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HANIG v. WALKER (2020)

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Court of Appeals of Iowa.

Jonathan W. HANIG, Plaintiff-Appellee, v. Brittany Mae WALKER, Defendant-Appellant.

No. 19-0729

Decided: March 04, 2020

Considered by Greer, P.J., Ahlers, J., and Vogel, S.J.* Andrew B. Howie of Shindler, Anderson, Goplerud & Weese, P.C., West Des Moines, for appellant. Megan R. Rosenberg of Cady & Rosenberg Law Firm, P.L.C., Hampton, for appellee.

Brittany Walker appeals the district court's order denying her application to modify physical care of J.H., her child with Jonathan Hanig. She argues the district court should have recognized there was a substantial change in circumstances and placed physical care of J.H. with her. We agree with the court's denial of her application, and we deny both parties’ requests for appellate attorney fees.

J.H. was born in 2012. Having never married each other, Hanig previously filed a petition to establish custody and care of J.H. On June 30, 2016, the district court entered its decree granting the parties joint legal custody, placing physical care with Hanig, and ordering visitation with Walker.

On November 9, 2017, Walker filed her petition for modification, seeking physical care of J.H. After a trial held on December 13 and 14, 2018, the district court issued its order on March 15, 2019, finding Walker failed to show a substantial change in circumstances or that she could provide superior care. The court also denied her motion to reconsider. She now appeals.

We review modification actions de novo. In re Marriage of Hoffman, 867 N.W.2d 26, 32 (Iowa 2015). “Although we make our own findings of fact, ‘when considering the credibility of witnesses the court gives weight to the findings of the trial court’ even though we are not bound by them.” Id. (quoting In re Marriage of Udelhofen, 444 N.W.2d 473, 474 (Iowa 1989)). To modify physical care,

the applying party must establish by a preponderance of evidence that conditions since the decree was entered have so materially and substantially changed that the [child's] best interests make it expedient to make the requested change. The changed circumstances must not have been contemplated by the court when the decree was entered, and they must be more or less permanent, not temporary. They must relate to the welfare of the [child]. A parent seeking to take custody from the other must prove an ability to minister more effectively to the [child's] well being.

Id. (quoting In re Marriage of Frederici, 338 N.W.2d 156, 158 (Iowa 1983)).

In denying Walker's petition, the court reached the following conclusions:

Here the Court does not find that there has been a material and substantial change of conditions that justifies a change in primary physical care. Hostility remains between Hanig and Walker.[1] Hanig has not fully included Walker as much as he should in receiving input from her regarding decisions of where [J.H.] should go to school and in which extracurricular activities [J.H.] should be involved. He could be more supportive of Walker as [J.H.’s] mother. Hanig, on the other hand, has demonstrated efforts to co-parent with Walker. There was a lack of evidence that [J.H.] has suffered in Hanig's care.

[J.H.’s] behavior has improved while in Hanig's care․ [J.H.] has thrived in Hanig's care.

The hostility between the parties remains a concern. However, that is not a change of circumstance. The Court continues to believe that Hanig will do a better job of making sure that both parents are involved in [J.H.’s] life than would Walker.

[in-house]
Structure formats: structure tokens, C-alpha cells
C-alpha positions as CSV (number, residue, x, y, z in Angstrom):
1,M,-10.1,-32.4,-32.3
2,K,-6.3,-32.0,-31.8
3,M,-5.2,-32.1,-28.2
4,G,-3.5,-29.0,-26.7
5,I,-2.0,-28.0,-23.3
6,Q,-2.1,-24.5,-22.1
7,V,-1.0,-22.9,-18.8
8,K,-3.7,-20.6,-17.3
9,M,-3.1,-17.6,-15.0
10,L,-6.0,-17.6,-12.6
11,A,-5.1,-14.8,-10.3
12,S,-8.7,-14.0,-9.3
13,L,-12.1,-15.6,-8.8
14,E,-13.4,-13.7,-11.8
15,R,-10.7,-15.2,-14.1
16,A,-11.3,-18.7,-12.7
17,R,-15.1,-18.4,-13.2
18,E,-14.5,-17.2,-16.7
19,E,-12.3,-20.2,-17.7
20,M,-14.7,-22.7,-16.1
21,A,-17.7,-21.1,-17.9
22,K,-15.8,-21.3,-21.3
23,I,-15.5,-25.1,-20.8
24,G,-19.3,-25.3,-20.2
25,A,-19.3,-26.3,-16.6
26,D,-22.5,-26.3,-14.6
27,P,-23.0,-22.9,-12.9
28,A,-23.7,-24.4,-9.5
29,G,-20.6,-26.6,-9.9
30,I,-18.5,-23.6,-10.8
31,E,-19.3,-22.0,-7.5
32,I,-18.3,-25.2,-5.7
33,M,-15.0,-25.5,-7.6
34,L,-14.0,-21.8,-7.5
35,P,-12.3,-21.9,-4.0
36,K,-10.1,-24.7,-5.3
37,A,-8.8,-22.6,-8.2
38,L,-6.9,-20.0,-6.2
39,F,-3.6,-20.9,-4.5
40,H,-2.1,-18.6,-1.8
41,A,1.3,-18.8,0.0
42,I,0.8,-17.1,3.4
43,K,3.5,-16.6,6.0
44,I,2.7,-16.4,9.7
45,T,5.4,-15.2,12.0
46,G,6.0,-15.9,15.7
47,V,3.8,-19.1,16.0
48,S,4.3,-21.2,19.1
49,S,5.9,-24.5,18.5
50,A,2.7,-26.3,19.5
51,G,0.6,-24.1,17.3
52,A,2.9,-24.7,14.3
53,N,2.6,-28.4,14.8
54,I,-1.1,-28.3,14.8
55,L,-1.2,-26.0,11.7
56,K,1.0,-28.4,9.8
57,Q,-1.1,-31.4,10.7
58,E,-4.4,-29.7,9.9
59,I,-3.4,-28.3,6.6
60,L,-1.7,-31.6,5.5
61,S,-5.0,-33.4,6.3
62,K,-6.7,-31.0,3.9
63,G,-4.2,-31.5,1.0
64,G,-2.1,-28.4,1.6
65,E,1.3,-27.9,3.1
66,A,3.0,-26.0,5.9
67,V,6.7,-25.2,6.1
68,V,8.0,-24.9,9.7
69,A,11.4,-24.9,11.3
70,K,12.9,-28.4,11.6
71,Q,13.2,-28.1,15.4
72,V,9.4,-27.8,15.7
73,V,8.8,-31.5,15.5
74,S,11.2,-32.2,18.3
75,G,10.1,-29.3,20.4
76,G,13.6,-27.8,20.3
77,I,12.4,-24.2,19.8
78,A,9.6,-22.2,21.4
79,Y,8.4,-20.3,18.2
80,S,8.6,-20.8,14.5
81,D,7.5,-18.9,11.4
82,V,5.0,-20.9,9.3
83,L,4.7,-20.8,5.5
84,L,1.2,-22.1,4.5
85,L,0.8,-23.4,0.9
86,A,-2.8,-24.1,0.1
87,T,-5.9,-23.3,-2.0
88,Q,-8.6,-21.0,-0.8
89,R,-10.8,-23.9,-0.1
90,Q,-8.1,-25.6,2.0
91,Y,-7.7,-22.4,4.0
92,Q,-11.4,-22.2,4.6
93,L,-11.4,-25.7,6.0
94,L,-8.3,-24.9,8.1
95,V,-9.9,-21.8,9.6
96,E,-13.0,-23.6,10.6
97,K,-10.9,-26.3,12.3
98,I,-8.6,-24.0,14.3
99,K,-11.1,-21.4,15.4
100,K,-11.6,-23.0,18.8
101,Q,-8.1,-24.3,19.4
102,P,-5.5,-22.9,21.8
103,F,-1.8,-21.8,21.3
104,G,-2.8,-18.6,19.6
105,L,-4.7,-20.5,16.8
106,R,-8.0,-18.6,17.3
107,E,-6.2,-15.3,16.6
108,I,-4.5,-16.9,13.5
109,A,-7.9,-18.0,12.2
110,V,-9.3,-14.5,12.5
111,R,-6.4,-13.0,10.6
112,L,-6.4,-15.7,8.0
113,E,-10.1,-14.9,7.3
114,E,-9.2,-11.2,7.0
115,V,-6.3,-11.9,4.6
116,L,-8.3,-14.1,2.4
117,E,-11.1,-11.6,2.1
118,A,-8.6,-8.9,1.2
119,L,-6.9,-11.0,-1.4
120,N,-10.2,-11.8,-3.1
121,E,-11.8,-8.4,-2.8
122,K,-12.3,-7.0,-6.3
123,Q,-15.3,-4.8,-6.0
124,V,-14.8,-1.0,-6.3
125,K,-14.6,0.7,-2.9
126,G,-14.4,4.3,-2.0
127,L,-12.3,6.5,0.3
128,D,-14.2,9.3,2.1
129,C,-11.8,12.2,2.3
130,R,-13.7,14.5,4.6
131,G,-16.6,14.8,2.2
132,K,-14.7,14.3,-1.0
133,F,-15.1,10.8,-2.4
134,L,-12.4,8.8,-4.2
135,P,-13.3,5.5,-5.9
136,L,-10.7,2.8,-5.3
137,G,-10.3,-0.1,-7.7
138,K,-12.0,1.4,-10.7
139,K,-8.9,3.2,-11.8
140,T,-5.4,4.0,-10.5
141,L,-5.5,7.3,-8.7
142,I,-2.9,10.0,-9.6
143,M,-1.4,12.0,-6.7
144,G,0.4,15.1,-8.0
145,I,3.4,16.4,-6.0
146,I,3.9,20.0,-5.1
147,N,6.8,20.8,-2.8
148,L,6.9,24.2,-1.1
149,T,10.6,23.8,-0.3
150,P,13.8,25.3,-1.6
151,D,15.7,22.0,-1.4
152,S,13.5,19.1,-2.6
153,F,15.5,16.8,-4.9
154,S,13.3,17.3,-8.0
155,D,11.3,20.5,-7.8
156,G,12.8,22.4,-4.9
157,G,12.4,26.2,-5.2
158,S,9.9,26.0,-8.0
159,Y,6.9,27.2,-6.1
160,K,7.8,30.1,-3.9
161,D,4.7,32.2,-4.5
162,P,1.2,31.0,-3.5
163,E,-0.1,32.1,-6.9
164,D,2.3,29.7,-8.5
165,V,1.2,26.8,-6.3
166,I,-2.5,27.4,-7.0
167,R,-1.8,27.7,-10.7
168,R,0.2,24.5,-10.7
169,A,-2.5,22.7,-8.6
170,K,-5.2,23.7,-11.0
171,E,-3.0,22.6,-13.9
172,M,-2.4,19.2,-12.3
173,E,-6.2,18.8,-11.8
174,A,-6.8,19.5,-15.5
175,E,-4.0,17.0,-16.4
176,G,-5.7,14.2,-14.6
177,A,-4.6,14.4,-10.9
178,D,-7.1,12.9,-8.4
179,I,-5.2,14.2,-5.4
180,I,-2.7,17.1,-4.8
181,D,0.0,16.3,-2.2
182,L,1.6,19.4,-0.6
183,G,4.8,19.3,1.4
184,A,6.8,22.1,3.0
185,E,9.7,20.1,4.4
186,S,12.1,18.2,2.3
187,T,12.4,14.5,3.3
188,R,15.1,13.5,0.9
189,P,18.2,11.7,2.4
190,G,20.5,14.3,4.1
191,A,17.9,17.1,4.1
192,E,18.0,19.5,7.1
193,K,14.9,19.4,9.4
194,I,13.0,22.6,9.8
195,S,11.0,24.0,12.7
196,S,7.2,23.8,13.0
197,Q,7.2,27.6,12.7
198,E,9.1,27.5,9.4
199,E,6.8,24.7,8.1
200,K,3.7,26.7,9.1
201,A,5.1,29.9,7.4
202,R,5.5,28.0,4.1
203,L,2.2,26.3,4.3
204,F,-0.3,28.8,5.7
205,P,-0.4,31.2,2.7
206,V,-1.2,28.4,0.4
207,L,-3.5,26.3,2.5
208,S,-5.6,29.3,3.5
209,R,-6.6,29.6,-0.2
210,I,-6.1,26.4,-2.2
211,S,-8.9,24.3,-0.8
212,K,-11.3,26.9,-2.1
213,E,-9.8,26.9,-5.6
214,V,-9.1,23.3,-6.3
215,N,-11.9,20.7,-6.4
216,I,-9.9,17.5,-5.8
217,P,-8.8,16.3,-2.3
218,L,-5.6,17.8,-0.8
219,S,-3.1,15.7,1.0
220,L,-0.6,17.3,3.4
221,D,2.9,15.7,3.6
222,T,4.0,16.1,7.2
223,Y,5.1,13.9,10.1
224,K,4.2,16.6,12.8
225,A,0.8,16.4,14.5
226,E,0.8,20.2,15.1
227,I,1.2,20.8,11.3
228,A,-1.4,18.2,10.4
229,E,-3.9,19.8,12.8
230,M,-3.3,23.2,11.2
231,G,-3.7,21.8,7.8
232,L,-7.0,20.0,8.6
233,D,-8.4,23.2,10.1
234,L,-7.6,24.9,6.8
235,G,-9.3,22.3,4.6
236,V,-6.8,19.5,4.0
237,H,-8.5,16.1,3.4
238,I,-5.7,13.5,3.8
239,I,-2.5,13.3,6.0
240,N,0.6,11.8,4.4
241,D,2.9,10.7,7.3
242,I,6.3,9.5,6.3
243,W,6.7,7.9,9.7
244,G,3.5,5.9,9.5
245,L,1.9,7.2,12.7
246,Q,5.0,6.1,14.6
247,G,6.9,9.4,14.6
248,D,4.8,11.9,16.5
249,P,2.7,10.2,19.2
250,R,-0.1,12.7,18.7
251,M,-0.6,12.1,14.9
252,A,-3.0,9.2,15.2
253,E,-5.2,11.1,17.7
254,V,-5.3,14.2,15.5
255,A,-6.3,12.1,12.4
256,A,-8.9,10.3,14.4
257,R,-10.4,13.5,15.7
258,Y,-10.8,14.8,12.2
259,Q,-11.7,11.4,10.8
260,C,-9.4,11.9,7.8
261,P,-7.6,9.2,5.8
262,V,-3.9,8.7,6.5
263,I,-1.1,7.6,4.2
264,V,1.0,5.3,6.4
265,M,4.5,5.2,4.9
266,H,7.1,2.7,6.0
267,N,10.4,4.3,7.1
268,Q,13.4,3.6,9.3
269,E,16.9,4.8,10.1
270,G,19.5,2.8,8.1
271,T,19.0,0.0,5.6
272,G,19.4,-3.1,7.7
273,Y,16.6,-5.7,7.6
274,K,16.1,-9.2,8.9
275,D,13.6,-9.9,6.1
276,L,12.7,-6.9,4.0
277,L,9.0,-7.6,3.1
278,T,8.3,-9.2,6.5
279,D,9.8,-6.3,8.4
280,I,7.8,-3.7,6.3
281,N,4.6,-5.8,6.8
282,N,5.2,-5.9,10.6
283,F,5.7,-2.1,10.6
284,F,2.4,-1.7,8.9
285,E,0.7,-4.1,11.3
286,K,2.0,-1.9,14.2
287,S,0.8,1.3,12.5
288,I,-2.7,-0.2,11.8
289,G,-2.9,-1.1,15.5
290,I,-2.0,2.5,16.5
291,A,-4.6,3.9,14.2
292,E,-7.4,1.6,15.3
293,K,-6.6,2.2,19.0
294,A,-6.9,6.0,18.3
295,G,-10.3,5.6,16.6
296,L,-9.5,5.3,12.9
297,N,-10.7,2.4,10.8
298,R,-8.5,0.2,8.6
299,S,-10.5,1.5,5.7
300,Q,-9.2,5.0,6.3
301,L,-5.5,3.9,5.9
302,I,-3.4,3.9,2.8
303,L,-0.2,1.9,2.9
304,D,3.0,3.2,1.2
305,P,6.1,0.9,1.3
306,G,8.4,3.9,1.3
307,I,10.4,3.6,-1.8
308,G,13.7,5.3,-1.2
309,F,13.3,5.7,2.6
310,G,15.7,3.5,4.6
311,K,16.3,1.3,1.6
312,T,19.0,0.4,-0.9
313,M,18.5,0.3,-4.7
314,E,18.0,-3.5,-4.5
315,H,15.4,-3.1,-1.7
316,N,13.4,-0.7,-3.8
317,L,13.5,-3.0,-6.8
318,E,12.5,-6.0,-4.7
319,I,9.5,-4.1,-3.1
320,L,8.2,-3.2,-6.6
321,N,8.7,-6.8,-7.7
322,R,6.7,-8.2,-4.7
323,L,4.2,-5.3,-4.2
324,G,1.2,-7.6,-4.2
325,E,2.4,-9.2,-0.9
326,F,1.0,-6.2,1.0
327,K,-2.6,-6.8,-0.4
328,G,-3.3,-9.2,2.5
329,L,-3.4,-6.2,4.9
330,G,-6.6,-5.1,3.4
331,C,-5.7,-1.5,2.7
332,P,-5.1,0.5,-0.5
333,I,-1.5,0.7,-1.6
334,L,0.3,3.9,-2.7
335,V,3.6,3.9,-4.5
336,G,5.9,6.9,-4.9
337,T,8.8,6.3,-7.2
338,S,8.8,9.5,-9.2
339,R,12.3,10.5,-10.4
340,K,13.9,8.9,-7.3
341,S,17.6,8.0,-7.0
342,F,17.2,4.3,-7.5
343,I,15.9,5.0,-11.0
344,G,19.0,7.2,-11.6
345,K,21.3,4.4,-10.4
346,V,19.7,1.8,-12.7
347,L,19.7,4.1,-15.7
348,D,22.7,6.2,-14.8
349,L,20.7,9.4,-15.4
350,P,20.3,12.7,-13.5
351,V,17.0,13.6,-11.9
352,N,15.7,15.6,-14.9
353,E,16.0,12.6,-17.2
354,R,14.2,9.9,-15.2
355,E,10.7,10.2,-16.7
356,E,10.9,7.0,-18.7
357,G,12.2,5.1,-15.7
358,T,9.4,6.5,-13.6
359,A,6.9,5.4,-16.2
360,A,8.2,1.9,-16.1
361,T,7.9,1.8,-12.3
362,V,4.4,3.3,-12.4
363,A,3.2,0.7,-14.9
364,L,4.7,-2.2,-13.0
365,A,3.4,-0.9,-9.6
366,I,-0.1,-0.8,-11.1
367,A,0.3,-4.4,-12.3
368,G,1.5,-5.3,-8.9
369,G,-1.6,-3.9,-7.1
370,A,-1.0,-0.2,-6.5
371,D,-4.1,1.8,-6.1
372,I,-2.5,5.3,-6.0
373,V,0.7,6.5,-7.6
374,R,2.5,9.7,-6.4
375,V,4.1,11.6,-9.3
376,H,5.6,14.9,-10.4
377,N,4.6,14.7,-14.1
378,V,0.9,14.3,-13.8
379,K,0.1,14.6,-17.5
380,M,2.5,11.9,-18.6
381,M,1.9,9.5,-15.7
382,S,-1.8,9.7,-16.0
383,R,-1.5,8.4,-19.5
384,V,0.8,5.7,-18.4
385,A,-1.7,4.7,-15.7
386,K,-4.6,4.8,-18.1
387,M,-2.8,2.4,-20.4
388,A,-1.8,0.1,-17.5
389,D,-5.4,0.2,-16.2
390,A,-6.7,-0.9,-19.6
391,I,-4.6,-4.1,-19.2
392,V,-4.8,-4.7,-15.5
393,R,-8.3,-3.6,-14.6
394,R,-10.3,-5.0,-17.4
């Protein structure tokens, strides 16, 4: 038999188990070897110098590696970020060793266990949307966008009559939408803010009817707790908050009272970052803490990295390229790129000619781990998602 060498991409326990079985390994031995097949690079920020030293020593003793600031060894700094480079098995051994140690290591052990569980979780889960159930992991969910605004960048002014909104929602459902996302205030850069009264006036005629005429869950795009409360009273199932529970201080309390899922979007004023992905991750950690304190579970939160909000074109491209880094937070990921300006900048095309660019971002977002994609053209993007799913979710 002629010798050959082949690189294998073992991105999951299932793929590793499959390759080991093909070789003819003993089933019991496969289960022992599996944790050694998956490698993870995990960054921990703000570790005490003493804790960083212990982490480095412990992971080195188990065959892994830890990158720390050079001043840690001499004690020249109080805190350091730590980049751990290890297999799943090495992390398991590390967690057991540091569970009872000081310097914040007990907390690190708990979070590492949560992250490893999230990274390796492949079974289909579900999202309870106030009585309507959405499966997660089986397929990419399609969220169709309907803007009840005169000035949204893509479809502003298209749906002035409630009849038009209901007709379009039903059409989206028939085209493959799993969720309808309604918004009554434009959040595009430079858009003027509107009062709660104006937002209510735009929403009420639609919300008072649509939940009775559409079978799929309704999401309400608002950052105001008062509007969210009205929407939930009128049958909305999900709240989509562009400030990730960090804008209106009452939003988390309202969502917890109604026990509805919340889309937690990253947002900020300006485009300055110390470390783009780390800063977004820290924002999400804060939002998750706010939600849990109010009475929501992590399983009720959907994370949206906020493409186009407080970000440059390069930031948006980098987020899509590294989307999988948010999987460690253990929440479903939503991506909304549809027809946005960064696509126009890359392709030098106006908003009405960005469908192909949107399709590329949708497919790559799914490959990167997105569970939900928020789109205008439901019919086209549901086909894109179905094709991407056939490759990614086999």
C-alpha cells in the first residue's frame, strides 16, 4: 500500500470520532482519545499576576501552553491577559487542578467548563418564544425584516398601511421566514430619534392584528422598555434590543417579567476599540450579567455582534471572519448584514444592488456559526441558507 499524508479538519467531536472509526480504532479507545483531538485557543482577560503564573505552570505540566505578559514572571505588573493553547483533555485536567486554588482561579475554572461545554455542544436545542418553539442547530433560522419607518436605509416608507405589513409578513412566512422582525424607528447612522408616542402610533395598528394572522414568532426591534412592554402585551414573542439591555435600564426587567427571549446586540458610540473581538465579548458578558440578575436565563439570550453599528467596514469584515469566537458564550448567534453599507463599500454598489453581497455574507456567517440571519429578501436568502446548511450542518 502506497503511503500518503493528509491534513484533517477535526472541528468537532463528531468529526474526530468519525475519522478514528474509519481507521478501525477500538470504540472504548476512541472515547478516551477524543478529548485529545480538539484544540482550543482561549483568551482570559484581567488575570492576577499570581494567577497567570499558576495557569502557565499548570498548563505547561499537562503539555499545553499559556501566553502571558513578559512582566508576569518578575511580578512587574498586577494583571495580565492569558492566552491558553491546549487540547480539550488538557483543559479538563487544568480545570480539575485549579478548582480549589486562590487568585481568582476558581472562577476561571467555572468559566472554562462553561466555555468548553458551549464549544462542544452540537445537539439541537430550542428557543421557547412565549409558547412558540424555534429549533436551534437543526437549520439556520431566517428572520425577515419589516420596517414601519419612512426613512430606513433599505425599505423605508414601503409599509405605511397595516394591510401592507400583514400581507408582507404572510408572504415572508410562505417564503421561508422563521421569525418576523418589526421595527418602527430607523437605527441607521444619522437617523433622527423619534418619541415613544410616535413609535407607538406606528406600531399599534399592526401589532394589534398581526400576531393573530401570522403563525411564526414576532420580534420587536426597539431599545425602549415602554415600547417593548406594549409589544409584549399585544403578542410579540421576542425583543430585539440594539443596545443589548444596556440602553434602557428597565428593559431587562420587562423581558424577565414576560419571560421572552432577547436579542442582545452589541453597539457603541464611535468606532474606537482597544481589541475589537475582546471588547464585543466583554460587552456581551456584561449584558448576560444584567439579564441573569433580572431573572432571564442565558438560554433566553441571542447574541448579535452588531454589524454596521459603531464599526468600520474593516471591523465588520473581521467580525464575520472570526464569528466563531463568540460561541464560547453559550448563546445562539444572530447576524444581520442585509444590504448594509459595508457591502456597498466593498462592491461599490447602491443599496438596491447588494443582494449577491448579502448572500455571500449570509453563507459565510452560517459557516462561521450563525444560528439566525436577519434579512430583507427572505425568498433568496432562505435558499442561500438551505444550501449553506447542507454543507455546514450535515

The Court also finds that Walker has not demonstrated she can provide superior care. As noted, [J.H.] is thriving with the care being provided by Hanig. Hanig continues to demonstrate the greater stability in his life. Just as Walker introduced unflattering evidence concerning Hanig, Hanig presented negative evidence concerning Walker. A change in primary physical care would not change the difficulties between Hanig and Walker.

Walker asserts Hanig's failures to communicate and support J.H.’s relationship with her constitute a change in circumstances. However, the court was well aware of the parties’ difficulties in communicating and co-parenting when it entered the initial decree, which notes “both parties acted inappropriately towards each other.” As the modification court found, “hostility remains” between the parties. On our de novo review of the record, we agree that Walker did not carry her heavy burden of proving a material and substantial change of circumstances that was not “contemplated by the court when the decree was entered.” Hoffman, 867 N.W.2d at 32. We affirm the denial of Walker's petition without further opinion. See Iowa Ct. R. 21.26(1)(a), (b), (d), (e).

Both parties request appellate attorney fees. Appellate attorney fees are within the discretion of the appellate court. In re Marriage of Ask, 551 N.W.2d 643, 646 (Iowa 1996). “In determining whether to award appellate attorney fees, we consider the needs of the party making the request, the ability of the other party to pay, and whether the party making the request was obligated to defend the decision of the trial court on appeal.” In re Marriage of Hoffman, 891 N.W.2d 849, 852 (Iowa Ct. App. 2016) (quoting In re Marriage of Kurtt, 561 N.W.2d 385, 389 (Iowa Ct. App. 1997)). We decline to award appellate attorney fees. We assess costs to Walker.



1.   The record includes several audio recordings both parties made, often during exchanges of J.H. These recordings generally support the district court's credibility assessments and observations as to the relationship between the parties. See Hoffman, 867 N.W.2d at 32 (considering, without being bound by, the district court's factual findings).

VOGEL, Senior Judge.

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